It’s already been almost eight months since Google and Valve announced that they were jointly working on a version of Steam for ChromeOS, something that would greatly expand the gaming options available on Chromebooks. While it was an alpha release, limited to only a handful of devices, I was surprised at how decent the experience was – even the most powerful Chromebooks aren’t going to be able to run cutting-edge titles, but there is plenty in the Steam catalog that’s worth playing.
As of today, more people can get in on the fun: Google and Valve have announced that Steam for ChromeOS has graduated to beta. This means a handful of things have changed; one of the most notable updates is that you don’t have to switch your Chromebook to run on the experimental and less stable. Dev channel. Instead, you can run your device on the Beta release channel; obviously, that’s still not something you might want to do with a computer you rely on for everyday work, but the beta ChromeOS releases are typically pretty stable.
Another big change is broader hardware support. The beta now works with Chromebooks running AMD Ryzen 5000 C-Series and Intel 12th-gen Core processors; the supported device list now includes 20 models, up from only seven before. In addition to supporting those newer chips, Steam also works with Core i3 and Ryzen 3 processors. Google still warns that an i5 or Ryzen 5 chip with 16GB of RAM is recommended – but eventually opening things up to the many Chromebooks with i3 processors could be good for people playing older or less demanding games.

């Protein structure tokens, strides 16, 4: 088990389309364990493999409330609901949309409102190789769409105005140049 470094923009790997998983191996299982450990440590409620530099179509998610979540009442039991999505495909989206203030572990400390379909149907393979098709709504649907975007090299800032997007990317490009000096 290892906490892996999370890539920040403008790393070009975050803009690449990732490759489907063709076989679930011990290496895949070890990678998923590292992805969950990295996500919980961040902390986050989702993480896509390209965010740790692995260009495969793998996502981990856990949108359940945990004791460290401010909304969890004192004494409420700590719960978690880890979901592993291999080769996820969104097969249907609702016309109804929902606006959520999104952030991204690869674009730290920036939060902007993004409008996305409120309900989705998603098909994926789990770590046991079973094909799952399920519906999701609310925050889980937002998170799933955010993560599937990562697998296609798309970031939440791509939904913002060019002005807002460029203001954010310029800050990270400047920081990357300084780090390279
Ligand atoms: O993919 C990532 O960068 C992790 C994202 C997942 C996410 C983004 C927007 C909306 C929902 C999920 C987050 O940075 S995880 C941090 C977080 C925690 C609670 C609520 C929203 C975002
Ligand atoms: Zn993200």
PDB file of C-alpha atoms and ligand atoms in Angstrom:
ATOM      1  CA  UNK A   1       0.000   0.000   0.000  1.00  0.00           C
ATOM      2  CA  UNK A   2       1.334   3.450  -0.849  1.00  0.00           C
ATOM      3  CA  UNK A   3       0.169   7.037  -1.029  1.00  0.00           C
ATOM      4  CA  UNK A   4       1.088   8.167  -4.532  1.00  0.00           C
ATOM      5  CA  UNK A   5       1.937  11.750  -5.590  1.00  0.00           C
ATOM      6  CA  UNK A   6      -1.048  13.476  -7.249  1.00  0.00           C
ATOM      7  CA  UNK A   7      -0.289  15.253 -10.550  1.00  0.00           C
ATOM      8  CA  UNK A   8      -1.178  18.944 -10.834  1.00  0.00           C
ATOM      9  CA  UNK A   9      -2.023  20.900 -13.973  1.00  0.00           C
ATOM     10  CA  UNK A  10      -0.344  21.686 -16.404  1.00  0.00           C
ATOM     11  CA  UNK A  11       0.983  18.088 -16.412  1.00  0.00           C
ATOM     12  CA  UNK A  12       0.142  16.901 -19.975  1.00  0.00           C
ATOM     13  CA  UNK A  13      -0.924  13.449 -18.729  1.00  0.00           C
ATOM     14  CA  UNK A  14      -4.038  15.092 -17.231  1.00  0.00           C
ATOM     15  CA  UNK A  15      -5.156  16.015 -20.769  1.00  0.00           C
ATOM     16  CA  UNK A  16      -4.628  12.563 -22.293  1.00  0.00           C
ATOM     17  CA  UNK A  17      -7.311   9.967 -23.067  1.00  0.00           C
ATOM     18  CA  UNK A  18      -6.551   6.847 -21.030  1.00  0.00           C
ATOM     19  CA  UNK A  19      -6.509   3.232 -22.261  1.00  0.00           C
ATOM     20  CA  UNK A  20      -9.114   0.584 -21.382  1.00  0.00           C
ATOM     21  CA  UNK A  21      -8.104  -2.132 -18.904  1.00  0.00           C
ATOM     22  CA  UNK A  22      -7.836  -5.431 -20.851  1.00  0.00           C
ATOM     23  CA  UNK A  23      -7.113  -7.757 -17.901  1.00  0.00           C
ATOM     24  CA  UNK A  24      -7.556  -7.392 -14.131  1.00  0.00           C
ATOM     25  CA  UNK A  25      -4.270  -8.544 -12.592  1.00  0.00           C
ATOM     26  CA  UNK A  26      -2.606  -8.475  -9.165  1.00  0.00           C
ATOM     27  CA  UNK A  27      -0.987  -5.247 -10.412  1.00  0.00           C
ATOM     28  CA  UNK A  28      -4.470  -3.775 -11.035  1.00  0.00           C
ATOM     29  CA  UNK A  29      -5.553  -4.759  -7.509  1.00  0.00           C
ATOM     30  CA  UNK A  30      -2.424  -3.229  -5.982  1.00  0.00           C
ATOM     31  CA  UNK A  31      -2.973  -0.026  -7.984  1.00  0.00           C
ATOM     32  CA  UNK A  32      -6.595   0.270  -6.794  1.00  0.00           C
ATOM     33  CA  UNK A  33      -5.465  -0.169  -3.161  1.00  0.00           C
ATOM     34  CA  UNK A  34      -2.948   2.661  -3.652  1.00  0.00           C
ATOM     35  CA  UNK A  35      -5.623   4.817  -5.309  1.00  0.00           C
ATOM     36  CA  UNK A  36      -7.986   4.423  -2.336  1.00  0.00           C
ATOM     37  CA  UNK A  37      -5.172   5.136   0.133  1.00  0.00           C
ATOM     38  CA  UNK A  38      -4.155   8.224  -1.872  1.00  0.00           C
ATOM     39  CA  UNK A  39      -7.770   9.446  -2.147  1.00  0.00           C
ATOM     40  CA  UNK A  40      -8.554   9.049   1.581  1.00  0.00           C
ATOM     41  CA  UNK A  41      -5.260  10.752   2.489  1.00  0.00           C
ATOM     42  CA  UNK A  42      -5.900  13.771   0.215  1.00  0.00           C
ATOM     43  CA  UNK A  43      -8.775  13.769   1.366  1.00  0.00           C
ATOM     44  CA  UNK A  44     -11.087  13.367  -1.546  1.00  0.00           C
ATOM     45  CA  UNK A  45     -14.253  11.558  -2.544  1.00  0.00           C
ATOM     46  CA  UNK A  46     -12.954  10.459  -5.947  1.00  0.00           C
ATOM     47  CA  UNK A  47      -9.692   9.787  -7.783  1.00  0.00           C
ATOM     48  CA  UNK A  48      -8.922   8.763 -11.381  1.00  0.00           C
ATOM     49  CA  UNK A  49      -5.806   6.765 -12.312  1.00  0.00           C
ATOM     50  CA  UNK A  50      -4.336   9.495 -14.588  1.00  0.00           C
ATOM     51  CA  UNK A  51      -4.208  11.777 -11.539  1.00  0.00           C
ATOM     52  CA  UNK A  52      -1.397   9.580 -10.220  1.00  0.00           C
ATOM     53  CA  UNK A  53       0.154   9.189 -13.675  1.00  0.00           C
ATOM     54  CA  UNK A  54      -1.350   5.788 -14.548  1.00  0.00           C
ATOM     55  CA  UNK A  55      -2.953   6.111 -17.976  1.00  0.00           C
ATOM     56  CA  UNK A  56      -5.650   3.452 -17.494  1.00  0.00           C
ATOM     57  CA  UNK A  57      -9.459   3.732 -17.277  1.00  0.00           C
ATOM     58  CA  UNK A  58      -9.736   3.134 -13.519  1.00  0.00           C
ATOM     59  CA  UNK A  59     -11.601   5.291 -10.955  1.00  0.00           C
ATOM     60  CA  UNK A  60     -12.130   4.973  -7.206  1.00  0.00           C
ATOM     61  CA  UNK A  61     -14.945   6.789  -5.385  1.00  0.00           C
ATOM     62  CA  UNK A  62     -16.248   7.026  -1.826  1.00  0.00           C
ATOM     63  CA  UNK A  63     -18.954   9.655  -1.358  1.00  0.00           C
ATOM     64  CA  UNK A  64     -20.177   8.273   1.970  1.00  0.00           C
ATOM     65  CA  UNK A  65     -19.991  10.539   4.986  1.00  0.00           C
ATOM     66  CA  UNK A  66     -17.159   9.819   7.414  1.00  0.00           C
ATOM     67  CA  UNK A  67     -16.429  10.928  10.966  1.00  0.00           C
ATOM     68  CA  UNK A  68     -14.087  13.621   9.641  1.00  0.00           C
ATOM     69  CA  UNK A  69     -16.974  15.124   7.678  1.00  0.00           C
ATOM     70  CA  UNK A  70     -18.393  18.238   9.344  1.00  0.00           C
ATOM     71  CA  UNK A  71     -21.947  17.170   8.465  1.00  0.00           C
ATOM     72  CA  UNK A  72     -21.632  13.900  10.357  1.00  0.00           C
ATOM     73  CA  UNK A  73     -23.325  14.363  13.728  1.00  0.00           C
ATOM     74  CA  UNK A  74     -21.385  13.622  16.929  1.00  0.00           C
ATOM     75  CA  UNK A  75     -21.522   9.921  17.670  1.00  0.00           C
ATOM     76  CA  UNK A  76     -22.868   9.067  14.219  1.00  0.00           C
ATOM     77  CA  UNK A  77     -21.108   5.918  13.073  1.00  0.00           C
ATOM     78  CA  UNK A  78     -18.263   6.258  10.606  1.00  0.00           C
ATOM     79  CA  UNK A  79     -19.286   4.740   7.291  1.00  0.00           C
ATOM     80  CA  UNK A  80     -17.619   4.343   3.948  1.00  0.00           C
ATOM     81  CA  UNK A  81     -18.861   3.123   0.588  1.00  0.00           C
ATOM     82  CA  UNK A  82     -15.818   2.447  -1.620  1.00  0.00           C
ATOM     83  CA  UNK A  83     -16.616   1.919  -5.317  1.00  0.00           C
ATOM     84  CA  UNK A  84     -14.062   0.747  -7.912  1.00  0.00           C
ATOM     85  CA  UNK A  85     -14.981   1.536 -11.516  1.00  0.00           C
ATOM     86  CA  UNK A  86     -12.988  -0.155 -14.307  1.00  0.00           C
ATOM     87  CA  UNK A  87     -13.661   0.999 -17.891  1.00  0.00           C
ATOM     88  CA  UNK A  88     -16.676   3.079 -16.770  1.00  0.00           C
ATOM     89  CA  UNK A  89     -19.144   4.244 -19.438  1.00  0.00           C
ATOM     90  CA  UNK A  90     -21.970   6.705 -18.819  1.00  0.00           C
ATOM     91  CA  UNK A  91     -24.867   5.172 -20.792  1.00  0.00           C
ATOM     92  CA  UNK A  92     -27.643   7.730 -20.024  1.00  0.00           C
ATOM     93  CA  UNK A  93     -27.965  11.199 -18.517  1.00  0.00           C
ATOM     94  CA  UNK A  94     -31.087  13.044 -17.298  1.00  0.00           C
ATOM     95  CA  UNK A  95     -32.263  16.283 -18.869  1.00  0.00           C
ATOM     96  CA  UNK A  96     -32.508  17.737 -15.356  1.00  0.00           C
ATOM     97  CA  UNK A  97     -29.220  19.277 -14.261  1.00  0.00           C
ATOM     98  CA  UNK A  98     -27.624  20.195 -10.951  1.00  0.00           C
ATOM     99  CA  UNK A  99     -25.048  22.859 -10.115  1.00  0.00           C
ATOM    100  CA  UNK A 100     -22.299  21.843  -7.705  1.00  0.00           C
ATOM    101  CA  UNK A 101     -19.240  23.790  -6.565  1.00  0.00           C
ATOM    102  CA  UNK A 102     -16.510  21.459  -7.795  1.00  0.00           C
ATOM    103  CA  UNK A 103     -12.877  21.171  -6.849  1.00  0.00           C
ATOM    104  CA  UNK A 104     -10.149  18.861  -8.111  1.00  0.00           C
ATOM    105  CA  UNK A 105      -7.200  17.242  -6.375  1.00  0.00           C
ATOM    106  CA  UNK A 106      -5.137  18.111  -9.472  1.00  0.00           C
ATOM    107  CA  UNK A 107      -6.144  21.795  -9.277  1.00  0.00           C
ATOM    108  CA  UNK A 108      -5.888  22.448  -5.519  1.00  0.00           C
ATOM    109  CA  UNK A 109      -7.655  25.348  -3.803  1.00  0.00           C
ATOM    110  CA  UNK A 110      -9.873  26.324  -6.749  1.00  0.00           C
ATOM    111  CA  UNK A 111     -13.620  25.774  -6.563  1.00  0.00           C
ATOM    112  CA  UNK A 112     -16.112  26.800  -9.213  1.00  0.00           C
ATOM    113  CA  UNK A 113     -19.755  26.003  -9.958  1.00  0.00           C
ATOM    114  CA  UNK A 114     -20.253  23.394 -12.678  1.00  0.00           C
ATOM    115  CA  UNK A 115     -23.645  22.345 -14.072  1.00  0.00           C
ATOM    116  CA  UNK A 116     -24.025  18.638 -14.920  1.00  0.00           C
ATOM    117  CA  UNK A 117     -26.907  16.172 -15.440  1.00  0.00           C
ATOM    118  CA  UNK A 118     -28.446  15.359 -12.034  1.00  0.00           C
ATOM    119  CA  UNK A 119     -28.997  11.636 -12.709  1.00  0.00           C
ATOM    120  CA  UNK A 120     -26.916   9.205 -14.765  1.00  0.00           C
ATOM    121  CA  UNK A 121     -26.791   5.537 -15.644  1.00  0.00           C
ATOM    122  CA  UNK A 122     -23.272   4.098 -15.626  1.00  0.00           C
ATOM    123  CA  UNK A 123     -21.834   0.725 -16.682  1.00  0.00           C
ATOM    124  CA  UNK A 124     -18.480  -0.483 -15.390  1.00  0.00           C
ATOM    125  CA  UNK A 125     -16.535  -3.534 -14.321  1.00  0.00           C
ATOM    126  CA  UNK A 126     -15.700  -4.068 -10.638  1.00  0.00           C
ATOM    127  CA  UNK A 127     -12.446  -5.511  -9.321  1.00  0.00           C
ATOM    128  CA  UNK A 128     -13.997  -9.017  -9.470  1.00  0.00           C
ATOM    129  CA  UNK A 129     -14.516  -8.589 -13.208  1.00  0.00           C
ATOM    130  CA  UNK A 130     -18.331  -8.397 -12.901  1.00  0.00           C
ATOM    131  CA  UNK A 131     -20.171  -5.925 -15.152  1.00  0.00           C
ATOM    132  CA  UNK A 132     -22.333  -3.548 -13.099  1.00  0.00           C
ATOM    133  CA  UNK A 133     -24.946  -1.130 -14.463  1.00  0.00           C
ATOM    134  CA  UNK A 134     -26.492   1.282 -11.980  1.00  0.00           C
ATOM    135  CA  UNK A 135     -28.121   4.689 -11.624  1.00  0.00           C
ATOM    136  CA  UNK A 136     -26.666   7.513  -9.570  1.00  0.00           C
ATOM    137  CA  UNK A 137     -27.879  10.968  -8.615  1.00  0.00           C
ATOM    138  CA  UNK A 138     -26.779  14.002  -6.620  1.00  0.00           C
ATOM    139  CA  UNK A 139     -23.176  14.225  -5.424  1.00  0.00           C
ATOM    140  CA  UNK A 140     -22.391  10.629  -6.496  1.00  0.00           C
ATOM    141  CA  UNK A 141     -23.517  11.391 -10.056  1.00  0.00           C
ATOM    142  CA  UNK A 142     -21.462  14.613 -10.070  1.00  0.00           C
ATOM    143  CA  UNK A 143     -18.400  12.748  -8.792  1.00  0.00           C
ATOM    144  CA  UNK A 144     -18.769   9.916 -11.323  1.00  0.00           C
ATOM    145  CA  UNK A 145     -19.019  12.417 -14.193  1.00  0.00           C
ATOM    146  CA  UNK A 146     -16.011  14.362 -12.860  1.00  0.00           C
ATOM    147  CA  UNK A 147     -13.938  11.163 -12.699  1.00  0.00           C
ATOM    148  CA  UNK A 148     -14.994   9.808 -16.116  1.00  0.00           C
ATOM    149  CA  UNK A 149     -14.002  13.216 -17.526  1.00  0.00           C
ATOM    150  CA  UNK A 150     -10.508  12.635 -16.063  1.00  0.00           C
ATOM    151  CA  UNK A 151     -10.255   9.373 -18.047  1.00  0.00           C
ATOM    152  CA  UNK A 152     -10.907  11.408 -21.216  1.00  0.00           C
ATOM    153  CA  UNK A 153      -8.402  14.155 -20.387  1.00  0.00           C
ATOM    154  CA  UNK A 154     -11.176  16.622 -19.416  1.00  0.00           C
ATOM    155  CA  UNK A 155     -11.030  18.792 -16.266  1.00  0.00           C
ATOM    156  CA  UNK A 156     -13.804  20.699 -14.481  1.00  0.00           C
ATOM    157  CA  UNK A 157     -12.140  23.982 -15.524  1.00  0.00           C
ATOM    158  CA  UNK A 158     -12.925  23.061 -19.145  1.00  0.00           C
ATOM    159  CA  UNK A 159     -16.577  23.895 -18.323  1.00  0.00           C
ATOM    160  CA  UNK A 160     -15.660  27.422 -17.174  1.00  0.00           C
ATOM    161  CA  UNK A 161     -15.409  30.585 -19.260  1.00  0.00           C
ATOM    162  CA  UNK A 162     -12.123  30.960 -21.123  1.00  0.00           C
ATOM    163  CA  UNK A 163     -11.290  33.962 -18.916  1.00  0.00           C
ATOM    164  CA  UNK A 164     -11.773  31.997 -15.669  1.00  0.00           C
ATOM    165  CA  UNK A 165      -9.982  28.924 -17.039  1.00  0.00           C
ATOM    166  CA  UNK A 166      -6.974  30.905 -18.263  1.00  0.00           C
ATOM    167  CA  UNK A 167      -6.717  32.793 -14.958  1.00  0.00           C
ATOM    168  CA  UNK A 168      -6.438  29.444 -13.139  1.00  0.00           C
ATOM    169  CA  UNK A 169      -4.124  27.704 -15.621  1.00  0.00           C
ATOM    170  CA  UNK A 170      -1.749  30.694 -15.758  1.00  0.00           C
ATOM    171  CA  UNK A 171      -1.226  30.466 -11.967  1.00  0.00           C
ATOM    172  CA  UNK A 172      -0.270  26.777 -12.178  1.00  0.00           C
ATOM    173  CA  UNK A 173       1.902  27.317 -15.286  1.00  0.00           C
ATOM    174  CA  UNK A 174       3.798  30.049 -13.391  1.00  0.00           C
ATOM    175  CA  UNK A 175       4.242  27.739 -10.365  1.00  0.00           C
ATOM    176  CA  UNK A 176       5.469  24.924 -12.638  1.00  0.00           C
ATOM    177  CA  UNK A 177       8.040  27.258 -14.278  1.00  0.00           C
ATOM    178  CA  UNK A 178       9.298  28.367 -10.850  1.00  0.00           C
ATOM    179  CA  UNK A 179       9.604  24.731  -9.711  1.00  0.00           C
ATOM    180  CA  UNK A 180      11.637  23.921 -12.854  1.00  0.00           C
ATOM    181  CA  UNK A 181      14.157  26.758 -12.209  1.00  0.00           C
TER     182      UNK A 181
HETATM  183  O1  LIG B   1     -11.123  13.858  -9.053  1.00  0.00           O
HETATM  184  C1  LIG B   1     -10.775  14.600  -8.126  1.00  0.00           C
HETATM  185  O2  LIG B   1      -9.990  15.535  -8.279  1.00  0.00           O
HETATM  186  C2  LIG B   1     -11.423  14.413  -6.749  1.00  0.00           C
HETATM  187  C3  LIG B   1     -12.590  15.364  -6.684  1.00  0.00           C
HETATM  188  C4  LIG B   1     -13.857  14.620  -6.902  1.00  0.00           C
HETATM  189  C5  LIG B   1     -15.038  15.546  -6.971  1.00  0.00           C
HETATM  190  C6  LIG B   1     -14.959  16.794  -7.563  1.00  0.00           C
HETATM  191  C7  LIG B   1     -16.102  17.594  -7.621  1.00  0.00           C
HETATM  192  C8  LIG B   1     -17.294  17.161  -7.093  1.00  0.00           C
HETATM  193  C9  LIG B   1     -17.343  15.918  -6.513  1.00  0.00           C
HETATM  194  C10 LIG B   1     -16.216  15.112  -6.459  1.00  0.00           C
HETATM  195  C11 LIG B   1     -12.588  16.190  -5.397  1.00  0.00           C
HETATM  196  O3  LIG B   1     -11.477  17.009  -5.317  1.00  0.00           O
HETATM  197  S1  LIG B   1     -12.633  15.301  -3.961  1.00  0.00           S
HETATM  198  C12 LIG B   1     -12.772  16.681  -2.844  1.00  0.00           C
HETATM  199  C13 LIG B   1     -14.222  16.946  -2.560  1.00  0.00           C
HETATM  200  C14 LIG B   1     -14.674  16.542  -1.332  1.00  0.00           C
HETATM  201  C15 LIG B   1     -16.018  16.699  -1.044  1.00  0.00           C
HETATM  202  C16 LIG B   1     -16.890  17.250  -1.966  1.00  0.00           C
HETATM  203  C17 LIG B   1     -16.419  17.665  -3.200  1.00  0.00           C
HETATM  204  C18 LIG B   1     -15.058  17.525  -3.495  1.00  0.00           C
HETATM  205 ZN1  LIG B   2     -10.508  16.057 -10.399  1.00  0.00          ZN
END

Google has also made a few user experience changes. One basic one is letting the low battery notification appear when you’re playing a full-screen game so your computer doesn’t die unexpectedly. A more complicated change involves how Steam manages storage in ChromeOS – previously, games would simply reserve the amount of space needed based on the reported requirement on Steam. But games that needed to download content from outside of Steam were unable to access the storage they need. Google and Valve say they completely reworked how Steam figures out what storage it needs, a process that led to some additional benefits – like improved file access for games that use the Proton compatibility tool.
Finally, there are a number of noteworthy performance and compatibility updates. Steam for ChromeOS now works with the widely-used DirectX 12 and Vulkan 1.3 graphics libraries, and Google says that battery life when running games has been improved thanks to reduced CPU overhead when running titles using DirectX or Vulkan. Google also fixed some issues with high-resolution displays – even if games were running at a lower resolution, Chromebooks with screens that ran at QHD or UHD resolutions could suffer serious performance hits. Fortunately, that should no longer be the case.
If you’re up for running your Chromebook on the beta channel, you can get started with these new Steam features today. Google’s Chromium site has everything you’ll need to try it out, including a list of the new supported devices, recommended games, and known issues to watch out for.